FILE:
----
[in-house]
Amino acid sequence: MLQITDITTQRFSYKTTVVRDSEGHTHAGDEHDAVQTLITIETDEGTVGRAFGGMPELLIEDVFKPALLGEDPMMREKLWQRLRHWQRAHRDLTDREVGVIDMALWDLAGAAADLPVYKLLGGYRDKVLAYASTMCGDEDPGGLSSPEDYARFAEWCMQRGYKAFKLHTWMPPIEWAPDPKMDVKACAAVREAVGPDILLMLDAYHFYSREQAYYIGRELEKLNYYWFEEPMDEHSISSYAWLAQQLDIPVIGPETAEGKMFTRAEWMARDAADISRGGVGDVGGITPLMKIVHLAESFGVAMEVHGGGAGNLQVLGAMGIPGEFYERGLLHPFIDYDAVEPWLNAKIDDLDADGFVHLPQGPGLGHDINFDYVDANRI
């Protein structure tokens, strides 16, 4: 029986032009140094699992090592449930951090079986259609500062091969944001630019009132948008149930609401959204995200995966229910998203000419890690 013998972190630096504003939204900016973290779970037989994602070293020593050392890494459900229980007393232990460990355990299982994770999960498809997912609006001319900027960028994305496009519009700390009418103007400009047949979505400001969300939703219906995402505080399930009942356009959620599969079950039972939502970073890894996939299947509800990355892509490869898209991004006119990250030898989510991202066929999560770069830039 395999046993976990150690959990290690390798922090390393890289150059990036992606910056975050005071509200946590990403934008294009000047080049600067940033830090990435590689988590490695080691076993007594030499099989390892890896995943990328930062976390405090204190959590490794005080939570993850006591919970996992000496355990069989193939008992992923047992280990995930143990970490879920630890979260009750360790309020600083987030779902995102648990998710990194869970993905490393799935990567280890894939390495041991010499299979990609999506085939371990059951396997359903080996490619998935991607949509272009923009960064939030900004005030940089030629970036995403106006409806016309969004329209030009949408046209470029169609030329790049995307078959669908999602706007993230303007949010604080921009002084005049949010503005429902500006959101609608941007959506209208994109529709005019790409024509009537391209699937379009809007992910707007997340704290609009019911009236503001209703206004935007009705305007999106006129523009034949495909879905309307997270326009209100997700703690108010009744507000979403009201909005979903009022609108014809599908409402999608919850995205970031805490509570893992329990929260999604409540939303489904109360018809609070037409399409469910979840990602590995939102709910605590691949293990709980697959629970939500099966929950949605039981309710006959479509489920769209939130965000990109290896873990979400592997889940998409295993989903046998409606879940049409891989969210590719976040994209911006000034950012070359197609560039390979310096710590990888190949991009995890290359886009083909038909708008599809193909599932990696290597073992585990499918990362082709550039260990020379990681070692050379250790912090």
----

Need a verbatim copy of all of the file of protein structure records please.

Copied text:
[in-house]
Amino acid sequence: MLQITDITTQRFSYKTTVVRDSEGHTHAGDEHDAVQTLITIETDEGTVGRAFGGMPELLIEDVFKPALLGEDPMMREKLWQRLRHWQRAHRDLTDREVGVIDMALWDLAGAAADLPVYKLLGGYRDKVLAYASTMCGDEDPGGLSSPEDYARFAEWCMQRGYKAFKLHTWMPPIEWAPDPKMDVKACAAVREAVGPDILLMLDAYHFYSREQAYYIGRELEKLNYYWFEEPMDEHSISSYAWLAQQLDIPVIGPETAEGKMFTRAEWMARDAADISRGGVGDVGGITPLMKIVHLAESFGVAMEVHGGGAGNLQVLGAMGIPGEFYERGLLHPFIDYDAVEPWLNAKIDDLDADGFVHLPQGPGLGHDINFDYVDANRI
């Protein structure tokens, strides 16, 4: 029986032009140094699992090592449930951090079986259609500062091969944001630019009132948008149930609401959204995200995966229910998203000419890690 013998972190630096504003939204900016973290779970037989994602070293020593050392890494459900229980007393232990460990355990299982994770999960498809997912609006001319900027960028994305496009519009700390009418103007400009047949979505400001969300939703219906995402505080399930009942356009959620599969079950039972939502970073890894996939299947509800990355892509490869898209991004006119990250030898989510991202066929999560770069830039 395999046993976990150690959990290690390798922090390393890289150059990036992606910056975050005071509200946590990403934008294009000047080049600067940033830090990435590689988590490695080691076993007594030499099989390892890896995943990328930062976390405090204190959590490794005080939570993850006591919970996992000496355990069989193939008992992923047992280990995930143990970490879920630890979260009750360790309020600083987030779902995102648990998710990194869970993905490393799935990567280890894939390495041991010499299979990609999506085939371990059951396997359903080996490619998935991607949509272009923009960064939030900004005030940089030629970036995403106006409806016309969004329209030009949408046209470029169609030329790049995307078959669908999602706007993230303007949010604080921009002084005049949010503005429902500006959101609608941007959506209208994109529709005019790409024509009537391209699937379009809007992910707007997340704290609009019911009236503001209703206004935007009705305007999106006129523009034949495909879905309307997270326009209100997700703690108010009744507000979403009201909005979903009022609108014809599908409402999608919850995205970031805490509570893992329990929260999604409540939303489904109360018809609070037409399409469910979840990602590995939102709910605590691949293990709980697959629970939500099966929950949605039981309710006959479509489920769209939130965000990109290896873990979400592997889940998409295993989903046998409606879940049409891989969210590719976040994209911006000034950012070359197609560039390979310096710590990888190949991009995890290359886009083909038909708008599809193909599932990696290597073992585990499918990362082709550039260990020379990681070692050379250790912090």